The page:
A Dinosaur from Provence (France) 

One of the first long-necked dinosaurs to be studied in Europe is a genus known as Hypselosaurus (pronounced hip-selo-sore-us).  Large fossil bones had been unearthed in the French region of Provence in the 18th century, but it was not until the mid 1840s that these bones were scientifically studied.  Dinosaur eggs have been discovered too.  At first, the scientists and academics who studied the bones thought they belonged to an enormous, extinct crocodile, but the bones were ascribed to a dinosaur and Hypselosaurus was formally named in 1869.

A number of large, fossilised eggs were found at the same location as the fossil bones.  The eggs, some of which almost thirty centimetres long are the biggest dinosaur eggs ever found in Europe.  It was believed that the eggs must have been laid by the huge animal Hypselosaurus, although the eggs and body fossils may not belong to the same genus.

Fossilised Eggs Ascribed to Hypselosaurus

Fossilised dinosaur eggs but who laid them?

Picture credit: Everything Dinosaur

Dinosaur Eggs

The eggs are almost round in shape, sort of football sized (soccer ball).  Studies have revealed that some of the eggs had thicker shells than others.  Since the eggs are associated with Upper Cretaceous strata (Maastrichtian faunal stage), some scientists have suggested that the thin-shelled eggs found may provide a clue to the mass extinction event that occurred at the end of the Cretaceous.  They have speculated that the thin egg shells may indicate that the animals that laid them were under stress and that dinosaur breeding and reproduction was being affected at this time.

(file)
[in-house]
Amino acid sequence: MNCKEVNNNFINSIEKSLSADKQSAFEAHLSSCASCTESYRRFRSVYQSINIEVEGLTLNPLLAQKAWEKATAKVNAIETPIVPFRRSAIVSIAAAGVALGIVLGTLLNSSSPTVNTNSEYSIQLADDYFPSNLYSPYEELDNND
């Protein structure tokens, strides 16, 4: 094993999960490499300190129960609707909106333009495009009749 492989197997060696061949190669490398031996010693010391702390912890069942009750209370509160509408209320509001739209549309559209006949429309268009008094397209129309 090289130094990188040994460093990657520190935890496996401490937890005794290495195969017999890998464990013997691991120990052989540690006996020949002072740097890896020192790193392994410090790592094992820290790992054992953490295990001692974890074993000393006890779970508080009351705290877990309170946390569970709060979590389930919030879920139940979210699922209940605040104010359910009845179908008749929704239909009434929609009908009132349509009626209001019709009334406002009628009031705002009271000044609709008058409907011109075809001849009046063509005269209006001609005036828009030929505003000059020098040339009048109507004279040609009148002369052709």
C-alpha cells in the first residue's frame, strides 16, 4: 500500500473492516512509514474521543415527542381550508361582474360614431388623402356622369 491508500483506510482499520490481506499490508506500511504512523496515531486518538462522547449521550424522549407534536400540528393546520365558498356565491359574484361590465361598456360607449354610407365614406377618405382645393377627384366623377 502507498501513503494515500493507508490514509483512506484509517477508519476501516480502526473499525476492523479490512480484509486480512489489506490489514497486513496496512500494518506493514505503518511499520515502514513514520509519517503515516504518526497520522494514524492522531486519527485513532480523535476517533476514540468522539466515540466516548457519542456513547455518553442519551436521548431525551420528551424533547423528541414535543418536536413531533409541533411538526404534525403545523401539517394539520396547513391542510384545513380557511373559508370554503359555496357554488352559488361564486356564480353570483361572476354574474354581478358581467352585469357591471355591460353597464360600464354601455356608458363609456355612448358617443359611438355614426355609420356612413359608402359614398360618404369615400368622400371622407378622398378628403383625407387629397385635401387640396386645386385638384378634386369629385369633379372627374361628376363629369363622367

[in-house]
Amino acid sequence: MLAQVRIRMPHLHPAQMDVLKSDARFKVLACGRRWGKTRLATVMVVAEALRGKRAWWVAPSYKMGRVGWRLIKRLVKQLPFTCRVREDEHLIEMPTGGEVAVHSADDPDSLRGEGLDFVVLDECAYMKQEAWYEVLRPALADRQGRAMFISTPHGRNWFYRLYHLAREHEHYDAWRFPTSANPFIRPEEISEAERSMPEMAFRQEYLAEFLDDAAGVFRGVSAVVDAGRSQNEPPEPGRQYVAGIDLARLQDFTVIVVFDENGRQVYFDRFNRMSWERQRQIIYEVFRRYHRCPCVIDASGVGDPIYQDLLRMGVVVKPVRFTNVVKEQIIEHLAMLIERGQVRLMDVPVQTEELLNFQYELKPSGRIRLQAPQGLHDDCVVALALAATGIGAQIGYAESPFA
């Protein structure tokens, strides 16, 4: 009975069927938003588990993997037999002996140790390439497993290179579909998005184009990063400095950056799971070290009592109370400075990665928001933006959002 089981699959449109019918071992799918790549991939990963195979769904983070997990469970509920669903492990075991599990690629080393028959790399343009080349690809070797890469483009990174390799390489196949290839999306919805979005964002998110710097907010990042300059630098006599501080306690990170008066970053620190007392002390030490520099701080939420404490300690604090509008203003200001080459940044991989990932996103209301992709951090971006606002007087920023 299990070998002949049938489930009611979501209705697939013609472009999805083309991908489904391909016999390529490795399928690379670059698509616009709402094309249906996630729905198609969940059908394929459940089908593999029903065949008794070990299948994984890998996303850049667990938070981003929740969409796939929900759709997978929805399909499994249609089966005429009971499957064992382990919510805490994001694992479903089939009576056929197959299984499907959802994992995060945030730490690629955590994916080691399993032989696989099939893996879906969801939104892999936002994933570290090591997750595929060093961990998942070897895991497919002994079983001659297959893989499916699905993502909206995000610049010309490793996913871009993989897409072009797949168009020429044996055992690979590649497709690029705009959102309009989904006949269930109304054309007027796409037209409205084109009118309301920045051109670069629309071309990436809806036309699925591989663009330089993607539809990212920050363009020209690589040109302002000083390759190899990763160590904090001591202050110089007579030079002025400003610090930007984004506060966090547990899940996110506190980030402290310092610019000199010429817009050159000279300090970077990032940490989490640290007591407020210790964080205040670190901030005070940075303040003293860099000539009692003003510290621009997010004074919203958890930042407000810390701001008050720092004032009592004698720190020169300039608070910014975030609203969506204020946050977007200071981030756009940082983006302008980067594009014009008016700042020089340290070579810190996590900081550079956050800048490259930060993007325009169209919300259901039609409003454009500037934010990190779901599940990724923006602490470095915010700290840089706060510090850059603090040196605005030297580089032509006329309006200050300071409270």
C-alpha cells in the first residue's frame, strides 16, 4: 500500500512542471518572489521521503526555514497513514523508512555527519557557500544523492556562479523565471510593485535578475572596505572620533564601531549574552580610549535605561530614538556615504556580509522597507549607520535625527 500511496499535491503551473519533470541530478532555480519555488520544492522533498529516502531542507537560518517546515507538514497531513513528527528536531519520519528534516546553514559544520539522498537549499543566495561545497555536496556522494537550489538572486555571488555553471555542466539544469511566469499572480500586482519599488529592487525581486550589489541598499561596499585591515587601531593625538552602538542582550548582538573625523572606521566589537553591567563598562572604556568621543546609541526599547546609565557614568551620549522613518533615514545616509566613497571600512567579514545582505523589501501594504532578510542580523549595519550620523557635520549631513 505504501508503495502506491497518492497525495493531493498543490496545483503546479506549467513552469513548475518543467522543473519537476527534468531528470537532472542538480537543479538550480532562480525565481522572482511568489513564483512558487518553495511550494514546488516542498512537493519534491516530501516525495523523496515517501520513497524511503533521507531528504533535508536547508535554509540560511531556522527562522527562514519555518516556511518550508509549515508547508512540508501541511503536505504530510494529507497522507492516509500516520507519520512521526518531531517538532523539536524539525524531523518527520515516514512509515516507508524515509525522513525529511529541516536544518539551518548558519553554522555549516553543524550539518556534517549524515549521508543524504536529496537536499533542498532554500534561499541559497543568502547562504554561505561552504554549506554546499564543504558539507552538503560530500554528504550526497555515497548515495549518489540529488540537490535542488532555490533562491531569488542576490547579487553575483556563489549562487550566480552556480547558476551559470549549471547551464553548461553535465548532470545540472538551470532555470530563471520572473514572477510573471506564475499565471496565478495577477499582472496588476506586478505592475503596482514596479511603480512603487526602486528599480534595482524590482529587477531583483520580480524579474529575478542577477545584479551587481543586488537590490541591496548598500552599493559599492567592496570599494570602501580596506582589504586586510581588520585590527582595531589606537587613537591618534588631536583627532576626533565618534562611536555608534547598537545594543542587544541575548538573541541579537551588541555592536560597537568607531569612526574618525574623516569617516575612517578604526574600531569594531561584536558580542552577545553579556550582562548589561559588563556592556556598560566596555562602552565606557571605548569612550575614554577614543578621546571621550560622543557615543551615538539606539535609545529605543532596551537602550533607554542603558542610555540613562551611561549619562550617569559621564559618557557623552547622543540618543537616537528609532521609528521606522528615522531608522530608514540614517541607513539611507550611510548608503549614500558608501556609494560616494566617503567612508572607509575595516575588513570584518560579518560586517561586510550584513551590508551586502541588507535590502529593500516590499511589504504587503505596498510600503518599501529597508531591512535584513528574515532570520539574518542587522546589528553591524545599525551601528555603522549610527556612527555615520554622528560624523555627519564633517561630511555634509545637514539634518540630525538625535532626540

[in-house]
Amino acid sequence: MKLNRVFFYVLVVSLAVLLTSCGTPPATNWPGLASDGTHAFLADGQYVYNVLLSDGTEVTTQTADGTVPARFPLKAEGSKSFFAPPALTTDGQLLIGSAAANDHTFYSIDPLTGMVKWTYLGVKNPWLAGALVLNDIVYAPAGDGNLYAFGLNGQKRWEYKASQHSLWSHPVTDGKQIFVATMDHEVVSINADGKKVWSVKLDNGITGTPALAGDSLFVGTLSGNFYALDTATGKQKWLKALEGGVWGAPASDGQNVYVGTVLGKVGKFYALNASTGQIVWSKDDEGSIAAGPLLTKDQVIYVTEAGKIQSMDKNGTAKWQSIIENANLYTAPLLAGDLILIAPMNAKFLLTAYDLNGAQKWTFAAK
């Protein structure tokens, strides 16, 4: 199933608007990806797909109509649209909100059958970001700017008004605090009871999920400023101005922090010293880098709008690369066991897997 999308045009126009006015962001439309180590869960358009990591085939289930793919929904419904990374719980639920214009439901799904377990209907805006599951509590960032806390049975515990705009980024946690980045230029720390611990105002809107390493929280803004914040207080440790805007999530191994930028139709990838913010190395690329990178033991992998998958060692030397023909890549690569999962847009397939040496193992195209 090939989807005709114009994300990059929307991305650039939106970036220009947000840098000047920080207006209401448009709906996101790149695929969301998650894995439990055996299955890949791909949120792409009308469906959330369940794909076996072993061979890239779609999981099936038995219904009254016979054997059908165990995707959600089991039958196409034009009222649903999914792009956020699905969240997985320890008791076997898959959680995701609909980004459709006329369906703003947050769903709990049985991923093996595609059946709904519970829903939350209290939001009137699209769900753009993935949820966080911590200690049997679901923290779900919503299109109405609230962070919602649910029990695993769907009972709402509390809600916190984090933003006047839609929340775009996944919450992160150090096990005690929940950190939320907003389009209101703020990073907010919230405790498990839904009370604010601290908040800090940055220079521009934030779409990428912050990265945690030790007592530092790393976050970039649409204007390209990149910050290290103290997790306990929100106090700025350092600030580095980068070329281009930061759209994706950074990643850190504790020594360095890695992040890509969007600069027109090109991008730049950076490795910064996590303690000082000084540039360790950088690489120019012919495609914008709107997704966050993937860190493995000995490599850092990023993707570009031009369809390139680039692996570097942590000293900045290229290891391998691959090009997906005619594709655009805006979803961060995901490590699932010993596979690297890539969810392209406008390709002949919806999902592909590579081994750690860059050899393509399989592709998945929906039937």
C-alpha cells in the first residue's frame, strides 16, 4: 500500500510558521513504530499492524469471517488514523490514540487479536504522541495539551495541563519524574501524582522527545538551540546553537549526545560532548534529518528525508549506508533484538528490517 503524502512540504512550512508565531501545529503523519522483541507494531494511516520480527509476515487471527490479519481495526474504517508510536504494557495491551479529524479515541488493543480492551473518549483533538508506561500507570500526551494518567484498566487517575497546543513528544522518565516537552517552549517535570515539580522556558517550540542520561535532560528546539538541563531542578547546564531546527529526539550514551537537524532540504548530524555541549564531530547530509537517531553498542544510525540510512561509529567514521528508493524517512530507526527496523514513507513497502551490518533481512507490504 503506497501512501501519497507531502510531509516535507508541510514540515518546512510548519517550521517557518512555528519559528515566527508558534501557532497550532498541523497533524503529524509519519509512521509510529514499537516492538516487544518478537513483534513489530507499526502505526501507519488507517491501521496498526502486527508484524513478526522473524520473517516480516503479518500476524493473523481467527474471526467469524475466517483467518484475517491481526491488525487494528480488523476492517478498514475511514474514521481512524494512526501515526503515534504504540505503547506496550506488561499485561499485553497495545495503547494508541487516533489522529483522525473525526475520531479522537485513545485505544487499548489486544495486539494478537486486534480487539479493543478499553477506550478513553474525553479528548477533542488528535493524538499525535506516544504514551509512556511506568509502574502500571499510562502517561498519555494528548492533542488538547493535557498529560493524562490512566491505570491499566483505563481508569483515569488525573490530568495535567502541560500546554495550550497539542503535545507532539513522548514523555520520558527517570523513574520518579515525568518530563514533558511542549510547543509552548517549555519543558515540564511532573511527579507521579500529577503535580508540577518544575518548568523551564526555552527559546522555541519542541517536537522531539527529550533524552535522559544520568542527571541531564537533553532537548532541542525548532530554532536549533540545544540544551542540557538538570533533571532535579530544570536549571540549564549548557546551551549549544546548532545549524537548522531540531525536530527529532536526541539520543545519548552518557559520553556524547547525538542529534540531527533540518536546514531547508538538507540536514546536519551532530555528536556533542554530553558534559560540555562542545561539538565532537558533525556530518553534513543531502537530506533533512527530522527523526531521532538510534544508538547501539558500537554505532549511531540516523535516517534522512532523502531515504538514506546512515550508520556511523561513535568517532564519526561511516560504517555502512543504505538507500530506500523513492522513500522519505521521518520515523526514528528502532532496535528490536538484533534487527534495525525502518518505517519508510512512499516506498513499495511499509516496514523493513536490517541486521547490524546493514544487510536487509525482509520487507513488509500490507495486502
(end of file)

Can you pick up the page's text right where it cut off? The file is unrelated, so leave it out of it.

Other palaeontologists have commented that the thinly-walled eggs seem to have hatched and perhaps the difference in thickness of shell material is related to ontogenic characteristics.  Perhaps the thinner-walled eggs were laid by younger females.


Recently, the genus known as Hypselosaurus has been re-evaluated.  It has been declared “Nomen dubium”, that is a name given to an organism whose validity is in doubt.  In the case of Hypselosaurus this is due to the fragmentary nature of the body fossils ascribed to this genus.

One interesting fact about the animal that laid these huge eggs (whatever that might be),  based on volume and mass calculations, the animal that hatched from the eggs, and we assume a titanosaur, would have weighed at birth about as much as newborn baby human (7lbs-8lbs approximately).  However,  Hypselosaurus is estimated to have reached lengths in excess of ten metres and perhaps weighed as much as six tonnes – considerably bigger than any member of H. sapiens.

For models and replicas of titanosaurs: Titanosaurs and Dinosaur Models (Safari Ltd).

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